Tomorrow's Headliners: Boeing

The earnings parade rolls on Wednesday, with two more components of the Dow Jones Industrial Average (Boeing and Pfizer) on tap.
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The earnings parade rolls on Wednesday, with two more components of the

Dow Jones Industrial Average

on tap to report quarterly results before the start of trading.


(BA) - Get Report



(PFE) - Get Report

will become the latest two members of the blue-chip average to report second-quarter results, joining a list that already includes


(CAT) - Get Report


Bank of America

(BAC) - Get Report

and 10 other components.


is expected to report a second-quarter profit of $1.21 a share on revenue of $17.15 billion, according to a Thomson Reuters poll of analysts. Boeing has promised to update financial guidance when it announces earnings, and to provide a new 787 jetliner development schedule "in several weeks."

Pfizer, meanwhile, is expected to record a second-quarter profit of 47 cents a share on sales of $11.27 billion. Pfizer shares were among the best performers of the Dow Tuesday, rising roughly 3%.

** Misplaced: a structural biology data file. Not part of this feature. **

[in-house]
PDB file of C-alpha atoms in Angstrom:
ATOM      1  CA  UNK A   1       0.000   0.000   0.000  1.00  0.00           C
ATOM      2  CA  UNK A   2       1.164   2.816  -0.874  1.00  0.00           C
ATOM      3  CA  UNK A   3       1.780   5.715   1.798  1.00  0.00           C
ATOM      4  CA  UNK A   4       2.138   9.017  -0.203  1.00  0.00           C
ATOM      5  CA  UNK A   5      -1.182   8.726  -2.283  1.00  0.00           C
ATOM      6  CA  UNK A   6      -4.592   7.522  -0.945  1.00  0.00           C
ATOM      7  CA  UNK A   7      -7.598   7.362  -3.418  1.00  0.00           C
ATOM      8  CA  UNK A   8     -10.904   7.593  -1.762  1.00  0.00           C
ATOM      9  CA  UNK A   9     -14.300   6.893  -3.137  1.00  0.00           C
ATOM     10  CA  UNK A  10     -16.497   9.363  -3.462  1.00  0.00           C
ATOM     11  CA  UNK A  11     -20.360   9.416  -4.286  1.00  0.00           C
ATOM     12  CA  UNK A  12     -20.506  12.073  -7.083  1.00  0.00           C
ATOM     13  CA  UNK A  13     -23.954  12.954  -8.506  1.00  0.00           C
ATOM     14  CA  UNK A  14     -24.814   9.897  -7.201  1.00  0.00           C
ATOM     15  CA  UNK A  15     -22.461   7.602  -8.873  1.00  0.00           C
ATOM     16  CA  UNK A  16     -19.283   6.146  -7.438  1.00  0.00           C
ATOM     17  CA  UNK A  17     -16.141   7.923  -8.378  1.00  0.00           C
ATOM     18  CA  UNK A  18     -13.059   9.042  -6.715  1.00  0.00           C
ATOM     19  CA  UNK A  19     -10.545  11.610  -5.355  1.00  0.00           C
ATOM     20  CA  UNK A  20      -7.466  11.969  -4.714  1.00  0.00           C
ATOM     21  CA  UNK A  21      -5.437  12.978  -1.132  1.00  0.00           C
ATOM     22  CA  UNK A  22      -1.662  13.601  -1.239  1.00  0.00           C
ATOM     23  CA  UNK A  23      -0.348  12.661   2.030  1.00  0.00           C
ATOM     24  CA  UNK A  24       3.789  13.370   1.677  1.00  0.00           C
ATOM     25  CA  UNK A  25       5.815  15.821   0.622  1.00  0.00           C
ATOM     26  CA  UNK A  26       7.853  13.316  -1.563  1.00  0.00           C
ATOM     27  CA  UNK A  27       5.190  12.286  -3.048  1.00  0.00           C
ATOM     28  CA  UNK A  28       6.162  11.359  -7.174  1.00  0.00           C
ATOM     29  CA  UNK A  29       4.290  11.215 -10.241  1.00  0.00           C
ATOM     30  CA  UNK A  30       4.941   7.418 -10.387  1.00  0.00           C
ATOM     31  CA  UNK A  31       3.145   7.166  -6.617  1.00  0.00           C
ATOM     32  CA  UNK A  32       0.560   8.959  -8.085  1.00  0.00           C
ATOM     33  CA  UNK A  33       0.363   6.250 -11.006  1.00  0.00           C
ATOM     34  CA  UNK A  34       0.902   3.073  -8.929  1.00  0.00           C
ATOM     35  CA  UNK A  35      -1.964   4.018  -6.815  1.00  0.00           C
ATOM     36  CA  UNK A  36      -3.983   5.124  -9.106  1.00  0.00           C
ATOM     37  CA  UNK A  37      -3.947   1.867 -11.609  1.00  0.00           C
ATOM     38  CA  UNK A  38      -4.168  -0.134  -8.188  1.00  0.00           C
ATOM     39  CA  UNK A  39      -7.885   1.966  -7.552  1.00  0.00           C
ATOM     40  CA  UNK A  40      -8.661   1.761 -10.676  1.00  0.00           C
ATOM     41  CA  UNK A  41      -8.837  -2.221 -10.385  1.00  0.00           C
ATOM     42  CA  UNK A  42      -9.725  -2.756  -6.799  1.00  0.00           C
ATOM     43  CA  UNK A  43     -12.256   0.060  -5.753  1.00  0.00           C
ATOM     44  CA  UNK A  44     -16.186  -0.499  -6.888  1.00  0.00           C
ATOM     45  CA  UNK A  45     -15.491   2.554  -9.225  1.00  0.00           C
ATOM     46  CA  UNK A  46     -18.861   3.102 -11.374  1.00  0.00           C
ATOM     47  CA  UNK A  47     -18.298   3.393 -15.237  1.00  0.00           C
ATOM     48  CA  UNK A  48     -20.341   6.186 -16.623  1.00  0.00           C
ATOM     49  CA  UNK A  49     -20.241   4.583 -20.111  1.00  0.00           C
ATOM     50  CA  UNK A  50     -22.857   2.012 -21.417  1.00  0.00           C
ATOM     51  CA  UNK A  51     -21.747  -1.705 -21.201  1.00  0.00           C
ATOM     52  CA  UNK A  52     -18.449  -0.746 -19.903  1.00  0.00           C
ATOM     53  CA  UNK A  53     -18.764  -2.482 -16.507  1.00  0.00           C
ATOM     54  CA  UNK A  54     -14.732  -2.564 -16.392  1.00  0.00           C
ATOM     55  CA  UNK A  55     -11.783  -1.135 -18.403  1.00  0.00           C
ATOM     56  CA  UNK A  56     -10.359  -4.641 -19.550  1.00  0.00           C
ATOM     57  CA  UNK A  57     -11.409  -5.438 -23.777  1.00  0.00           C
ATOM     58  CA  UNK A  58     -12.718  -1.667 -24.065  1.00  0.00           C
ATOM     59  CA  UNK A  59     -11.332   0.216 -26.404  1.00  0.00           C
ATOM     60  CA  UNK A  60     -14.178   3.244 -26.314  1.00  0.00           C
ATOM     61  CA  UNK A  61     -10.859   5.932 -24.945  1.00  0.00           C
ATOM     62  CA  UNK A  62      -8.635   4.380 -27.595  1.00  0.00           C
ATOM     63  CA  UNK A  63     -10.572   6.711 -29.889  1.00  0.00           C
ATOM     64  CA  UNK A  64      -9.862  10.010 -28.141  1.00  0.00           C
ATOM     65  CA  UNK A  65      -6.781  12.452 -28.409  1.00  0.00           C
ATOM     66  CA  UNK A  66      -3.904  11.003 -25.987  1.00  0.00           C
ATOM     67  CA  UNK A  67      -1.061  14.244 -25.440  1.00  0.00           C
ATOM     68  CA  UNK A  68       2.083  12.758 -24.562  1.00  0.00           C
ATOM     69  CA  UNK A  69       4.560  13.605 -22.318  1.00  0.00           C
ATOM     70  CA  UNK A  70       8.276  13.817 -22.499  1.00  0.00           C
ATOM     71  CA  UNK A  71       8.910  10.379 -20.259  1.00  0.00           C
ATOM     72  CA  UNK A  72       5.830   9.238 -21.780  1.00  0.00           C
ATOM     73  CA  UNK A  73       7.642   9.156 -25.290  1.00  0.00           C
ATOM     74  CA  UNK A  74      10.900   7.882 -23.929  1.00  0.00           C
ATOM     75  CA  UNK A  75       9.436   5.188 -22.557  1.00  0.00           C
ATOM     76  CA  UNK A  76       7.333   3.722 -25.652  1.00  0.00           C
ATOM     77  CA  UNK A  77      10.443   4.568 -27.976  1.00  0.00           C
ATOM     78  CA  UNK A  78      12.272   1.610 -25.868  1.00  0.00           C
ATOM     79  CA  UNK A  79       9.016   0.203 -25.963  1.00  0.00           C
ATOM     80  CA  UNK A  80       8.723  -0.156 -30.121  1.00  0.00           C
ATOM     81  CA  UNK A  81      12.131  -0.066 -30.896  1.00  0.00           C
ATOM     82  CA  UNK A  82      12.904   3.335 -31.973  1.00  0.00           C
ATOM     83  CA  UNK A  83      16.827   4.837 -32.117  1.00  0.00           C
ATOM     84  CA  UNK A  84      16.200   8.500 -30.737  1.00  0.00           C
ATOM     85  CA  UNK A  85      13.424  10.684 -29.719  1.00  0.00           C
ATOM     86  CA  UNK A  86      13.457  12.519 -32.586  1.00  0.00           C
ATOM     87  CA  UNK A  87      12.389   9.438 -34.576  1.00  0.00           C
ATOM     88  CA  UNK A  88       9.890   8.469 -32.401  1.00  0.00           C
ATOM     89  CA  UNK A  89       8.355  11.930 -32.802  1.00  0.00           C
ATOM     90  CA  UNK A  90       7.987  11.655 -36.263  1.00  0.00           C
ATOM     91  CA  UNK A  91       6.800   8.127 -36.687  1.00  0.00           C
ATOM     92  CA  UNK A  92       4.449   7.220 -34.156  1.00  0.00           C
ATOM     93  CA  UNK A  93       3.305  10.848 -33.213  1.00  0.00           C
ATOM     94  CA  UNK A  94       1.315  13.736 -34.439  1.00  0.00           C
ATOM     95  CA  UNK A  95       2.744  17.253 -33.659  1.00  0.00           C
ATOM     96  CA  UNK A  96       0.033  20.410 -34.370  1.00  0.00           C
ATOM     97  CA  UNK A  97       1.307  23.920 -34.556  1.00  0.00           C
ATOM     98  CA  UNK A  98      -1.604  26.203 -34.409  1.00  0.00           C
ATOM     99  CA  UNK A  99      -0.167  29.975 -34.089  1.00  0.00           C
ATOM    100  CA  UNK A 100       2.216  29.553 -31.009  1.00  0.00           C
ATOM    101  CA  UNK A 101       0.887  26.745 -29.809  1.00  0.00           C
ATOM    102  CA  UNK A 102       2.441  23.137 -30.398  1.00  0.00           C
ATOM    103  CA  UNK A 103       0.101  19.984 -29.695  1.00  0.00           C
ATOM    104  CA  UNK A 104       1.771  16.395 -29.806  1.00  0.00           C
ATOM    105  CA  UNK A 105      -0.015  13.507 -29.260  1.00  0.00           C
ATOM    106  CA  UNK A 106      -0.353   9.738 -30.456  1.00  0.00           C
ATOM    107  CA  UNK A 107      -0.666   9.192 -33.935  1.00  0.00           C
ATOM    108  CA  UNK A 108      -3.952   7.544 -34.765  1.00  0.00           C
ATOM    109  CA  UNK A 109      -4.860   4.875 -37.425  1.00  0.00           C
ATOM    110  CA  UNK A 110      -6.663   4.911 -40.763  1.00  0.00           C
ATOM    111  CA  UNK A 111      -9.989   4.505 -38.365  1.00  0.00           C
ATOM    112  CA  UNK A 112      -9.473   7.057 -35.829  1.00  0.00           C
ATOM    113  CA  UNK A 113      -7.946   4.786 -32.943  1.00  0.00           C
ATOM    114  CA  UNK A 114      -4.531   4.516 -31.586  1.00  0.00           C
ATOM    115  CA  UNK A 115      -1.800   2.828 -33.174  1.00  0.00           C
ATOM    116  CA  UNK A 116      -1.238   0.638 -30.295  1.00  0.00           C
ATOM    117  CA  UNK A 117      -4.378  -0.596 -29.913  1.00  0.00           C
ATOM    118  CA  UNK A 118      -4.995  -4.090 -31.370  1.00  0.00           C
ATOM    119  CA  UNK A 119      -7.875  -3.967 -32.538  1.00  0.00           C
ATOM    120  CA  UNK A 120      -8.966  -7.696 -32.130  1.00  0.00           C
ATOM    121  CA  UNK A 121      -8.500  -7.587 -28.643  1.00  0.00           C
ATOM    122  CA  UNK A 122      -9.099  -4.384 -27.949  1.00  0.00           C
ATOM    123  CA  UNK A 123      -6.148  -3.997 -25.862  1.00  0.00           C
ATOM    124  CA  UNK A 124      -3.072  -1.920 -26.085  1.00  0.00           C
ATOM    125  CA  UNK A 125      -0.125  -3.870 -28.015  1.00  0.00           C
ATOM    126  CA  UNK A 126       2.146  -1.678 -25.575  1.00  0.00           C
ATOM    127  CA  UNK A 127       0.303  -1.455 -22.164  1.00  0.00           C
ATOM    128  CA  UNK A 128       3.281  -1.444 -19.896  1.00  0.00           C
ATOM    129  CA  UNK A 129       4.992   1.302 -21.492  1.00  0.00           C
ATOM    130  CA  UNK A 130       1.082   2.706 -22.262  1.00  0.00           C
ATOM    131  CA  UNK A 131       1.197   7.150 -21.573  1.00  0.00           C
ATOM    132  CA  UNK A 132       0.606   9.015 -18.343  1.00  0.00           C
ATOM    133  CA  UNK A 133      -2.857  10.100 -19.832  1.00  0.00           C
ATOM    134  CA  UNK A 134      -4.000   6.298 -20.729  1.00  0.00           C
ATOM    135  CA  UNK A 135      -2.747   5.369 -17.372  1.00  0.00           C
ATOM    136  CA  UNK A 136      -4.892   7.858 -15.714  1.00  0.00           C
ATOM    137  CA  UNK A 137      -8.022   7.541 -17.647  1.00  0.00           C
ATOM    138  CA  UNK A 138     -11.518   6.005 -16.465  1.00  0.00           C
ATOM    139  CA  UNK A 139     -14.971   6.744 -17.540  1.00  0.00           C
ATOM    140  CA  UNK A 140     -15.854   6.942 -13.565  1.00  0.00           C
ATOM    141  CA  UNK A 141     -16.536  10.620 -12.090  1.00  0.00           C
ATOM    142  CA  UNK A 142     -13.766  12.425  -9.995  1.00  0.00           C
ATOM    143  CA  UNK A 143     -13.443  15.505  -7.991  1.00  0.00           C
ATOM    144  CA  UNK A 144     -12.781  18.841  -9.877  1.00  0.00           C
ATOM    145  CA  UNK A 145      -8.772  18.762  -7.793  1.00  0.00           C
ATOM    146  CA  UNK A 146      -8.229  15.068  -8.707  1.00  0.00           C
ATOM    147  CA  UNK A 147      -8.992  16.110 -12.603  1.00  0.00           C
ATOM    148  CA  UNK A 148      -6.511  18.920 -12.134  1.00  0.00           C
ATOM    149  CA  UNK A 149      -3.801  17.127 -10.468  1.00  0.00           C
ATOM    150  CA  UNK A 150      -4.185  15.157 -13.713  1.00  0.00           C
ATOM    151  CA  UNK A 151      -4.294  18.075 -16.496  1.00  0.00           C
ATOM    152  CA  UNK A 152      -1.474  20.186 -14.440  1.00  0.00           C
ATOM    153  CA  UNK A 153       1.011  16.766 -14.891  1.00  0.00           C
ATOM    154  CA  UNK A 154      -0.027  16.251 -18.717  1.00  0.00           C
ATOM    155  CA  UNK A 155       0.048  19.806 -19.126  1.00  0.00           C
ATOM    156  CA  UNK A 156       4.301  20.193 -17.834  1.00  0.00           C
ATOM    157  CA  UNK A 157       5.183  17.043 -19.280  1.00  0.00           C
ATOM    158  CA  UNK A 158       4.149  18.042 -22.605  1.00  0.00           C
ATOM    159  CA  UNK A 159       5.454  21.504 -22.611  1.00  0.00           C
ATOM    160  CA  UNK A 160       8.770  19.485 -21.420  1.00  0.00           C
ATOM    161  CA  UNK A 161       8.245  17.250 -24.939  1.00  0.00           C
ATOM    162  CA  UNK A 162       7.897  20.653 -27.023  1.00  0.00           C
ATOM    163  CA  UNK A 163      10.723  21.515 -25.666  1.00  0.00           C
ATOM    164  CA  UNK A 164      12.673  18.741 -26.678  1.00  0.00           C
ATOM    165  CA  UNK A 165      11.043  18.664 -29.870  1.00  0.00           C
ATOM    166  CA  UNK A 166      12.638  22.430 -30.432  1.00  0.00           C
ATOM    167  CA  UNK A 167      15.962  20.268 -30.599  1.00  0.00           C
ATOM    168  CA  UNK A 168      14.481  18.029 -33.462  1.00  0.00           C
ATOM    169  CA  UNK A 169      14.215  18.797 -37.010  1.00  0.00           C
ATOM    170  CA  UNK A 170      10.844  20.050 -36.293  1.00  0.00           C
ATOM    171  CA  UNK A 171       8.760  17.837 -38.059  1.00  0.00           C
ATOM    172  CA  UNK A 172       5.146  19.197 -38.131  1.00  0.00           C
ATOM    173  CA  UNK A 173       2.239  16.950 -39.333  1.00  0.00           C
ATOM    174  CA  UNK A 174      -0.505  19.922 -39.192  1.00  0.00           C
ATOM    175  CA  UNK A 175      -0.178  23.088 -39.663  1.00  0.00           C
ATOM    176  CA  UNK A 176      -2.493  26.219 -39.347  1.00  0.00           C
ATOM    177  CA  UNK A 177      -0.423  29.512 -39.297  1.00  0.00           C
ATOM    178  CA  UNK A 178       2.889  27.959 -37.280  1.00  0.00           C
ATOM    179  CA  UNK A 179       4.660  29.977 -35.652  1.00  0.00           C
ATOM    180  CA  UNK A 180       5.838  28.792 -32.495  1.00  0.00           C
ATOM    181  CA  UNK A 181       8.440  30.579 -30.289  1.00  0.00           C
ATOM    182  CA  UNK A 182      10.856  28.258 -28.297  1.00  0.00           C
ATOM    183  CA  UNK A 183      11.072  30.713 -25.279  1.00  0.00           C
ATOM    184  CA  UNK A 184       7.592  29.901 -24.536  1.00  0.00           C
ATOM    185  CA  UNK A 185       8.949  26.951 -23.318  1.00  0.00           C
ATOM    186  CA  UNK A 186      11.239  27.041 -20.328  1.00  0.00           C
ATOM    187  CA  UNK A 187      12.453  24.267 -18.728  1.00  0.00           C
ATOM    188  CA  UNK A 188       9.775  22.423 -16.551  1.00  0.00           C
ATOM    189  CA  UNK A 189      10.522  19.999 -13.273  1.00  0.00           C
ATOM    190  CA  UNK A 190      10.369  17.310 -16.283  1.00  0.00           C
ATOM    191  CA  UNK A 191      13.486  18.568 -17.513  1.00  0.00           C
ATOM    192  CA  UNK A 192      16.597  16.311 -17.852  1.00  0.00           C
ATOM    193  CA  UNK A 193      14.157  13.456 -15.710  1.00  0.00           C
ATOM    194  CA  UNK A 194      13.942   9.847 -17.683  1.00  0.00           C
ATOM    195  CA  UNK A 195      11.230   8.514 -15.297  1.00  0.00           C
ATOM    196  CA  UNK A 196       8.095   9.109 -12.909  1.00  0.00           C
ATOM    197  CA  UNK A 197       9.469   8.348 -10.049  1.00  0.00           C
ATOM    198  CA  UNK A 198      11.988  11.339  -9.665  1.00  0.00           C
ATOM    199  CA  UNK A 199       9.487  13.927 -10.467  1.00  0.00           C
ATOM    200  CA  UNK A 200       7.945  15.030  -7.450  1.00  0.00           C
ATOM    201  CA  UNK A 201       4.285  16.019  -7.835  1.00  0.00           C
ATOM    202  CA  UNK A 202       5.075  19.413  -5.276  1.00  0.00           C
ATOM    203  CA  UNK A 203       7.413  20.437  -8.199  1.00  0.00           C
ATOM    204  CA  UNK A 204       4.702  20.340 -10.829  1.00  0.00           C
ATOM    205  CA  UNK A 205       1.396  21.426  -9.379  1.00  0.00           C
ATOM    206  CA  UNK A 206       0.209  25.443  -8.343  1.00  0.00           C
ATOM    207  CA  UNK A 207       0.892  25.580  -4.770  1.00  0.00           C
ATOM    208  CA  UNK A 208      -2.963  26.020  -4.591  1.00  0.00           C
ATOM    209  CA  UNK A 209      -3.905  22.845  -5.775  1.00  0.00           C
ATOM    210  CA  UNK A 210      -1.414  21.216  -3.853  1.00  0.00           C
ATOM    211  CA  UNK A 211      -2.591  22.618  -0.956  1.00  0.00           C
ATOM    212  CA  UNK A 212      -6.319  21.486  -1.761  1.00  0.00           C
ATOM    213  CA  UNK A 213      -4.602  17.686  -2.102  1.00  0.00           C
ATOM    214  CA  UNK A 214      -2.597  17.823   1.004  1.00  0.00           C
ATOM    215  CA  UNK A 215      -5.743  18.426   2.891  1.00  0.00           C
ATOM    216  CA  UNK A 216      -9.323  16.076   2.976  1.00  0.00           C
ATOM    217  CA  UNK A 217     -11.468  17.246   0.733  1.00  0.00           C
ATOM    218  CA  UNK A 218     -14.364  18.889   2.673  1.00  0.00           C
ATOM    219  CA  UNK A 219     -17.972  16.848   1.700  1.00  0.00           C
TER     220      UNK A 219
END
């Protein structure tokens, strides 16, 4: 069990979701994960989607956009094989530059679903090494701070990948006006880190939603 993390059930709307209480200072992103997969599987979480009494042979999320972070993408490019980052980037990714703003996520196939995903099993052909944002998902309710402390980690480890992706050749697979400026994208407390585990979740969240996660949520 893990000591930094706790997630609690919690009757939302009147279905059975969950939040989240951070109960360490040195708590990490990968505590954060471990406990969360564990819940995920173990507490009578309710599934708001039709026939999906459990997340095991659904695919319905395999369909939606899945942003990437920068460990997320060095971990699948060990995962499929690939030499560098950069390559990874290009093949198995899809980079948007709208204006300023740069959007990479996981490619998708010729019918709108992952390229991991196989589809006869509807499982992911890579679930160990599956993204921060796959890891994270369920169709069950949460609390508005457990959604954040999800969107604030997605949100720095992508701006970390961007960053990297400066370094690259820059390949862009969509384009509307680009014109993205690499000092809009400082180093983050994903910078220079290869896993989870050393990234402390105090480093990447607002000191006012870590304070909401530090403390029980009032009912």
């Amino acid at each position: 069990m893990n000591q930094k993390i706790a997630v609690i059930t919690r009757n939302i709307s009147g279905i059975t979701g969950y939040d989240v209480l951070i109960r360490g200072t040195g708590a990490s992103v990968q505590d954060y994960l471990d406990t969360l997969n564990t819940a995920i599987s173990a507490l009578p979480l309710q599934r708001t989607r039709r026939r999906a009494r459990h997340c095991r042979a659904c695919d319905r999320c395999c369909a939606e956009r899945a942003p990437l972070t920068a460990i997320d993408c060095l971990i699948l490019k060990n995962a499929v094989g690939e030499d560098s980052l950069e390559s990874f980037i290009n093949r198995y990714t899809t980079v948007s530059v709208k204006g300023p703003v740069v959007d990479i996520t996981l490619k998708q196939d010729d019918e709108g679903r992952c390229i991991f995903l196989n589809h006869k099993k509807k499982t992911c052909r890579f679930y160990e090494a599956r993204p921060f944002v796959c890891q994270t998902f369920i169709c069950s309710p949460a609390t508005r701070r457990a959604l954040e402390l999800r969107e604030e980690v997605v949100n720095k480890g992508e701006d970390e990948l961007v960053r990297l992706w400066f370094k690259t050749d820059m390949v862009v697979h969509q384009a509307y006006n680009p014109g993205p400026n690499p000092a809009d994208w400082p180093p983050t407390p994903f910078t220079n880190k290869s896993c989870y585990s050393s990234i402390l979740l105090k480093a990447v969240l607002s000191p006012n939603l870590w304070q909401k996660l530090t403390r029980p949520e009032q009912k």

In addition,

Wells Fargo

(WFC) - Get Report


Morgan Stanley

(MS) - Get Report


Delta Air Lines

(DAL) - Get Report



(MO) - Get Report


Eli Lilly

(LLY) - Get Report


SunTrust Banks

(STI) - Get Report

are among non-Dow members set to report earnings early Wednesday.

After the trading session ends,


(EBAY) - Get Report


E*Trade Financial

(ETFC) - Get Report



(QCOM) - Get Report





Chipotle Mexican Grill

(CMG) - Get Report

, in addition to several other companies, will post quarterly reports.

Away from earnings

Federal Reserve Chairman Ben Bernanke

on Wednesday will make a second trip to Capitol Hill in as many days, this time to deliver his semi-annual report on monetary policy to the Senate's Committee on Banking, Housing, and Urban Affairs.

On Tuesday, Bernanke told the House Committee on Financial Services that the U.S. economy has shown tentative signs of stabilization and that the central bank has a plan of action for monetary policy once the economy recovers. However, Bernanke said the labor market continues to weaken, financial conditions remain "stressed," and many households and businesses "are finding credit difficult to obtain."